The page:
Course: COS 340
Instructor: Bernard Chazelle
Description of Course Goals and CurriculumThis course covers mathematical topics and proofs relating to theoretical computer science. Emphasis will be placed on the mathematical reasoning behind proofs. The course is taught via lectures and precepts, with weekly problem sets, a midterm, and a final exam. This class is different from most COS courses in that there is no explicit programming involved, so it feels more like a math or ORF class.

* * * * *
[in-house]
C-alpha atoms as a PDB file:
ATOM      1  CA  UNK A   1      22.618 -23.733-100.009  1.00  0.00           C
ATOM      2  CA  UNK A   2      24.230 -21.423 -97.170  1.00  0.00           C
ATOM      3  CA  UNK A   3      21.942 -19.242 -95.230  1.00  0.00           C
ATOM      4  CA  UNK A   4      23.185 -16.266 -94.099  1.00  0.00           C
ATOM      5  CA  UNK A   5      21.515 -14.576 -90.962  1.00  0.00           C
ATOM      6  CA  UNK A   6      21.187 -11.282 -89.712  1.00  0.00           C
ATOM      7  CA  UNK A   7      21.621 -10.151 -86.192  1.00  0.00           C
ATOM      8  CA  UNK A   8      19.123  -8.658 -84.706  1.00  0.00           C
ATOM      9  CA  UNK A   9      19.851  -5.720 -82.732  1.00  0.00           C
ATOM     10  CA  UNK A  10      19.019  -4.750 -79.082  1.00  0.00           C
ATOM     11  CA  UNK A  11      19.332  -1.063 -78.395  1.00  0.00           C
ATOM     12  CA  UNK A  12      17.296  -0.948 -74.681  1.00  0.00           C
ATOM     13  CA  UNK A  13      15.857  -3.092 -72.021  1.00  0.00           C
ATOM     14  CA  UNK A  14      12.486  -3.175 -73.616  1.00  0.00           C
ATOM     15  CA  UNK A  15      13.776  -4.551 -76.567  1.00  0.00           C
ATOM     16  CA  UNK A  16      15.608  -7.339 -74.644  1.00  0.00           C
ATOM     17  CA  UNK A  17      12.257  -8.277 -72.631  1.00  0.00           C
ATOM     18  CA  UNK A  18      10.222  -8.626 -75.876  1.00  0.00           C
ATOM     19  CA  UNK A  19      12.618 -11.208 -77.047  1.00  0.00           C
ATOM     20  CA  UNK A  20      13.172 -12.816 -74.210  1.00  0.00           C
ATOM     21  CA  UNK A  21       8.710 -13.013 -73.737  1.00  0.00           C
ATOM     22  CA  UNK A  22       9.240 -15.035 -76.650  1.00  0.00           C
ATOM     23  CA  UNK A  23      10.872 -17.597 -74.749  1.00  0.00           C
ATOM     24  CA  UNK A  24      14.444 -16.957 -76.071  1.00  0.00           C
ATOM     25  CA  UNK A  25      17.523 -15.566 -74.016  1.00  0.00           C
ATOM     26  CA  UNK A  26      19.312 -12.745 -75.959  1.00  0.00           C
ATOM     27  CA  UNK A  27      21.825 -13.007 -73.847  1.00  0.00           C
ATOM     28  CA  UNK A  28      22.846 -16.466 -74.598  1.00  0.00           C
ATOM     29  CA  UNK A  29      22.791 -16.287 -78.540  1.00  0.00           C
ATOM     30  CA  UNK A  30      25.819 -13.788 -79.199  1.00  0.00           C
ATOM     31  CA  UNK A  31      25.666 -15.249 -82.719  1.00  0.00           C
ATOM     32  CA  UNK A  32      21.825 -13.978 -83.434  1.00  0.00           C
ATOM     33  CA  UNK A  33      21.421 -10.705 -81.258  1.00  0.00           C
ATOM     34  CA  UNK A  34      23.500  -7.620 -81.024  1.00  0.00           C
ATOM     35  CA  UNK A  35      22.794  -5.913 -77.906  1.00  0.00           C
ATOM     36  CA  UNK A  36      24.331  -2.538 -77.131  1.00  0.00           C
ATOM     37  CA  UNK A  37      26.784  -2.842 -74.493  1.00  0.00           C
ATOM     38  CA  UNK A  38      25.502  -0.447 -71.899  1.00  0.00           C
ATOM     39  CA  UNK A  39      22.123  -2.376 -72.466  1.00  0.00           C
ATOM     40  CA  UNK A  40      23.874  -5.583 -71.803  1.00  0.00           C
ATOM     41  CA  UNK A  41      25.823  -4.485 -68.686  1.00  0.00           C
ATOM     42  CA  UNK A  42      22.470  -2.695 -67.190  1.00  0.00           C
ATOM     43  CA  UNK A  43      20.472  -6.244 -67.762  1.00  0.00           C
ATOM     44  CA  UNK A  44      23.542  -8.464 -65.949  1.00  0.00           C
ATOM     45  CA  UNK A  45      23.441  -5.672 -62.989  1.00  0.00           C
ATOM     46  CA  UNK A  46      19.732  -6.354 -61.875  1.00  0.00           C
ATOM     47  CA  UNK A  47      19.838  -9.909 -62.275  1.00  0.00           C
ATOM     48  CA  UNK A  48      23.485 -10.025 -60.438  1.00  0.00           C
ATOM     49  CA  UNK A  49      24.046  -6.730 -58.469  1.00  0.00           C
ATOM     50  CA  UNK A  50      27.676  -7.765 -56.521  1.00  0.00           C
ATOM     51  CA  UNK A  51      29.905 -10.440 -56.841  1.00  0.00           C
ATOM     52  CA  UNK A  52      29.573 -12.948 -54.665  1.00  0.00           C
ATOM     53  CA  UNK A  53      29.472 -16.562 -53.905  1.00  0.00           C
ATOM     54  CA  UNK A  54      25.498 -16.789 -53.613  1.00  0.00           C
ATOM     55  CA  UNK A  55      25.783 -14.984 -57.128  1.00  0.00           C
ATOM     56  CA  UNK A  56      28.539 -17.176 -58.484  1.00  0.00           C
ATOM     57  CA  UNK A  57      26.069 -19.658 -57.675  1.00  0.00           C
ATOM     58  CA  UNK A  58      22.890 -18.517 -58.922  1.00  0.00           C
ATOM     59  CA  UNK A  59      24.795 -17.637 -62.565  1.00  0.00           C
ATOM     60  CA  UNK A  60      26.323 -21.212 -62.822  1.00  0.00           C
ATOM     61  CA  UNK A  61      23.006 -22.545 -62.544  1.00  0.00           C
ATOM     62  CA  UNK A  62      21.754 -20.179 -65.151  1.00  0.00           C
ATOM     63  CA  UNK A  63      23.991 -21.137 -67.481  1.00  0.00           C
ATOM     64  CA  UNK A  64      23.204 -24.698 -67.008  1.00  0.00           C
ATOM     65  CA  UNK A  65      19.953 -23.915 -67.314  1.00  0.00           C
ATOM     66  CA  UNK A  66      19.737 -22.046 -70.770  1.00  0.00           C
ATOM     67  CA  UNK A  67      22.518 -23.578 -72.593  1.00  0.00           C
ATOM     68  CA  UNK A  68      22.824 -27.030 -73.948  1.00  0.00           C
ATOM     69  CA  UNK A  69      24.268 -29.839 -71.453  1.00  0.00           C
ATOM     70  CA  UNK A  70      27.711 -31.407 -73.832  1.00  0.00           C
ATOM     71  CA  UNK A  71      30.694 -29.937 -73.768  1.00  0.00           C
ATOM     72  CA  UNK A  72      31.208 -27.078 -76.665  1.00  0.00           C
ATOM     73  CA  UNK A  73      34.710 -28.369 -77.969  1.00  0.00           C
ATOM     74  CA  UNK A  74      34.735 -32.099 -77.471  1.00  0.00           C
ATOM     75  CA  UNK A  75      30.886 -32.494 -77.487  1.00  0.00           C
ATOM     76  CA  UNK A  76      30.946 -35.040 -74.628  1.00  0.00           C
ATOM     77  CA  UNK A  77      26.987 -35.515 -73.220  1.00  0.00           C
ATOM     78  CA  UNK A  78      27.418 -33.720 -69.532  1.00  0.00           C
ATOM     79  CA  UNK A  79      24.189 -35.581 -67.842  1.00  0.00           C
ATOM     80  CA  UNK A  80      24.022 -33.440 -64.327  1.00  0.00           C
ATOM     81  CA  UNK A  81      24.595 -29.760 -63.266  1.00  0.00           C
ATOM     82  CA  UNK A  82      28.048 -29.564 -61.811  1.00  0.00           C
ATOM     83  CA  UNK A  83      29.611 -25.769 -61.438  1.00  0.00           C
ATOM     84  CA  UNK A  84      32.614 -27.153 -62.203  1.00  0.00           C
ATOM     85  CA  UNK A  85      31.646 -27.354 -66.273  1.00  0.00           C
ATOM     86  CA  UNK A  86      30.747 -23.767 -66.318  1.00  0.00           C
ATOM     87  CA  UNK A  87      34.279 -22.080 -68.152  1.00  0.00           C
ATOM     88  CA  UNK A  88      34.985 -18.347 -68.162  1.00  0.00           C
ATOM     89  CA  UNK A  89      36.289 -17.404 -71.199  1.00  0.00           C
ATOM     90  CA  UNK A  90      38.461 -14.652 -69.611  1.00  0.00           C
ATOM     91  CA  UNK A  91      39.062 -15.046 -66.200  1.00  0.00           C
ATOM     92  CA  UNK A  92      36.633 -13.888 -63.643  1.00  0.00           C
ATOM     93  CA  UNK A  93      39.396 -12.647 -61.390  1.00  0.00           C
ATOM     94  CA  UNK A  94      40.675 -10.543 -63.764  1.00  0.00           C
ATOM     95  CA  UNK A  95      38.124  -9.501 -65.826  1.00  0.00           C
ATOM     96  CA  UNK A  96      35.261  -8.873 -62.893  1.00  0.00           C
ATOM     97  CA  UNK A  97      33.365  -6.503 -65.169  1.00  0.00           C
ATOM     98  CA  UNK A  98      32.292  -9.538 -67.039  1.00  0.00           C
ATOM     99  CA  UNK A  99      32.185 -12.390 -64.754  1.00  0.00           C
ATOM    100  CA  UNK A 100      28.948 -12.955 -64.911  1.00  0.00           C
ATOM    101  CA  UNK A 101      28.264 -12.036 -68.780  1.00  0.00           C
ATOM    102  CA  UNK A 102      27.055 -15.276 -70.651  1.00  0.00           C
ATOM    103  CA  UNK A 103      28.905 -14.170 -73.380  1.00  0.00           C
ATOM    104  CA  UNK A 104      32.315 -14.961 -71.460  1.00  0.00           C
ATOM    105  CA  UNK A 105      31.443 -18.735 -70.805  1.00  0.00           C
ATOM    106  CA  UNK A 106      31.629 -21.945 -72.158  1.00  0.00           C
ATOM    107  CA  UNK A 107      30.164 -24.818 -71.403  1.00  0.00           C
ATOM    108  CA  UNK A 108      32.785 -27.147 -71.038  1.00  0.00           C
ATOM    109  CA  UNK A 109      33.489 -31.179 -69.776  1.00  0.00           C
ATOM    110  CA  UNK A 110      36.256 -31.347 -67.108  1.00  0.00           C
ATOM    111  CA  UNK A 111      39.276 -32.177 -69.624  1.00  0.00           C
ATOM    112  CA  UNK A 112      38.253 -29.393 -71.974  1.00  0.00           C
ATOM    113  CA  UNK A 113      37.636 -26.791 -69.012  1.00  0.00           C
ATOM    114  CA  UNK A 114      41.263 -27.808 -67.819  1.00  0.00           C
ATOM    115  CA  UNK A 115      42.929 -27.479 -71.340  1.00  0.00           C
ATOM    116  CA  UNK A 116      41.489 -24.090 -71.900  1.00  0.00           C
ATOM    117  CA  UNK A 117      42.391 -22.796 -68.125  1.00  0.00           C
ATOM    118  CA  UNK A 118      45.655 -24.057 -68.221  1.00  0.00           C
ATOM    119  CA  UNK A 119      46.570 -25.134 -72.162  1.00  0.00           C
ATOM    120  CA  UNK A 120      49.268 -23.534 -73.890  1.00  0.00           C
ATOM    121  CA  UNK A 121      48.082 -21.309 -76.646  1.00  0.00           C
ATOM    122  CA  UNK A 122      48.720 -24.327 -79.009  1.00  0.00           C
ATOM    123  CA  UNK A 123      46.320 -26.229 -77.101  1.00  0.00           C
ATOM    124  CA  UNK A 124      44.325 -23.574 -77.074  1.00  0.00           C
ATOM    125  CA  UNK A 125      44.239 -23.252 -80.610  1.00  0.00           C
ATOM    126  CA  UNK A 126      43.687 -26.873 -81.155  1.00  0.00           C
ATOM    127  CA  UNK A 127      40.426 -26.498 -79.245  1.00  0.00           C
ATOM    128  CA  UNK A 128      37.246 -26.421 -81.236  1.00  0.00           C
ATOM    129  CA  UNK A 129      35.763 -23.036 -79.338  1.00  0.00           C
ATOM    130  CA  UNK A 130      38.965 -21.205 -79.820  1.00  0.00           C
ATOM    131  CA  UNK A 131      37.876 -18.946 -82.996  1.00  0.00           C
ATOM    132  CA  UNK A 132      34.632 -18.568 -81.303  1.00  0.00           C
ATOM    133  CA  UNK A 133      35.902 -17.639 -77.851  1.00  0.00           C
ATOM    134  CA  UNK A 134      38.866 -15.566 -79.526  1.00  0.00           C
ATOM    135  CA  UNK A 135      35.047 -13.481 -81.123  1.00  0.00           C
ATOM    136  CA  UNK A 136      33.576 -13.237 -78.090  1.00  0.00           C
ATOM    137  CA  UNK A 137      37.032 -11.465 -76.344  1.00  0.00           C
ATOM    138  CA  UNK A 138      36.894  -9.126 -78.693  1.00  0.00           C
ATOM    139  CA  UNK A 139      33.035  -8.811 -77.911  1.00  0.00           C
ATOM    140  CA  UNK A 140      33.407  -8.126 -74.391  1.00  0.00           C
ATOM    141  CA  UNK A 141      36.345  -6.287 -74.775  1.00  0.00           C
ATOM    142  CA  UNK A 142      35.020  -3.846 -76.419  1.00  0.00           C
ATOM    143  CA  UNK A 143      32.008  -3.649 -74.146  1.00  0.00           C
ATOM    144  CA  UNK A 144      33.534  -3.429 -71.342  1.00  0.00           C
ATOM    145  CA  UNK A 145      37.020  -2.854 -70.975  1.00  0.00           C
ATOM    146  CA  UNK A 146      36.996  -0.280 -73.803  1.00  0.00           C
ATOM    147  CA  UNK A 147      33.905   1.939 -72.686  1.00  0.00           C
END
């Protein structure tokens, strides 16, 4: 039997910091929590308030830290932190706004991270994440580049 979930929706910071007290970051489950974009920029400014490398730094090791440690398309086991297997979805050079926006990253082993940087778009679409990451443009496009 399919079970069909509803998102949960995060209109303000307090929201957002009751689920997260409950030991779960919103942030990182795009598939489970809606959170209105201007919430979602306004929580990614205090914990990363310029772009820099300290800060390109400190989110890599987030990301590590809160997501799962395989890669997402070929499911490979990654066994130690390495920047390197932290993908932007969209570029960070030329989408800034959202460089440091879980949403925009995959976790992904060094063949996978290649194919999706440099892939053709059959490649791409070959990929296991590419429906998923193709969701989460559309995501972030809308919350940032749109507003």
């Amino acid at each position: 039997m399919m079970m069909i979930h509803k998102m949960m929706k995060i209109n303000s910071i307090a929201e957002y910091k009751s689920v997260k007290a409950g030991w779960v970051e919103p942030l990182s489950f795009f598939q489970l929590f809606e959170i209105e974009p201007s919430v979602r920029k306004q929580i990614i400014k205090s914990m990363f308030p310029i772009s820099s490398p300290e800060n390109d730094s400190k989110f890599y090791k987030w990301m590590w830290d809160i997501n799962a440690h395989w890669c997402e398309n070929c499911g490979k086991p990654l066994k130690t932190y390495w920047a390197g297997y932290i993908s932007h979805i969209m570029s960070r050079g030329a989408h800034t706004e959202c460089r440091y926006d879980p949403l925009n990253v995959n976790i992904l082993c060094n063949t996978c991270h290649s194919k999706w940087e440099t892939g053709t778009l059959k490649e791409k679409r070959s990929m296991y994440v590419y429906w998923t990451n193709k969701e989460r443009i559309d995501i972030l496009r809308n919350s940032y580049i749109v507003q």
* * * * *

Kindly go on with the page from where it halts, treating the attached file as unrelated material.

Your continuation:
Learning From Classroom InstructionLectures Lectures primarily serve to motivate many of the topics covered, so they are sometimes abstract. They also overlap with the assigned textbook readings, so it is helpful to read the assigned chapters before lecture so that students can reinforce their understanding of the readings. To get the most out of lecture, it is helpful to relate the content to the readings and focus on the motivating questions behind some of the concepts presented. To take organized notes in lecture, it helps to structure your notes by topic and avoid only writing what the lecturer writes on the board, because this might not make sense later on without writing down the context of why the lecturer wrote it. Precepts Precepts serve to apply the concepts from lecture and readings to problems that are similar to those on the assignments. Handouts with the problems and solutions are provided, so it is not necessary to write down everything the preceptor does. However, it is important to write down details behind some of the steps in proving something or solving a problem, because the solution handouts may not explicitly state every assumption or step that goes into a proof and it is helpful to fill in the details so you gain a better understanding of why the solution works. Furthermore, this will help you understand how to use similar problem-solving strategies for assignments and exams. Be sure to ask questions if you are unsure of the logic behind the problem-solving or proof processes because this is critical to your understanding of the topics presented. Readings The assigned readings primarily come from two online textbooks, which are designed for a similar course taught at another university. The readings are designed to be instructive, so they are usually not too dense or abstruse. Since the readings heavily overlap with lecture, it is helpful to do them before lecture and revisit them afterwards. Furthermore, it is not necessary to memorize the readings, but it is important to understand what motivates certain problems and the logic behind how they are solved.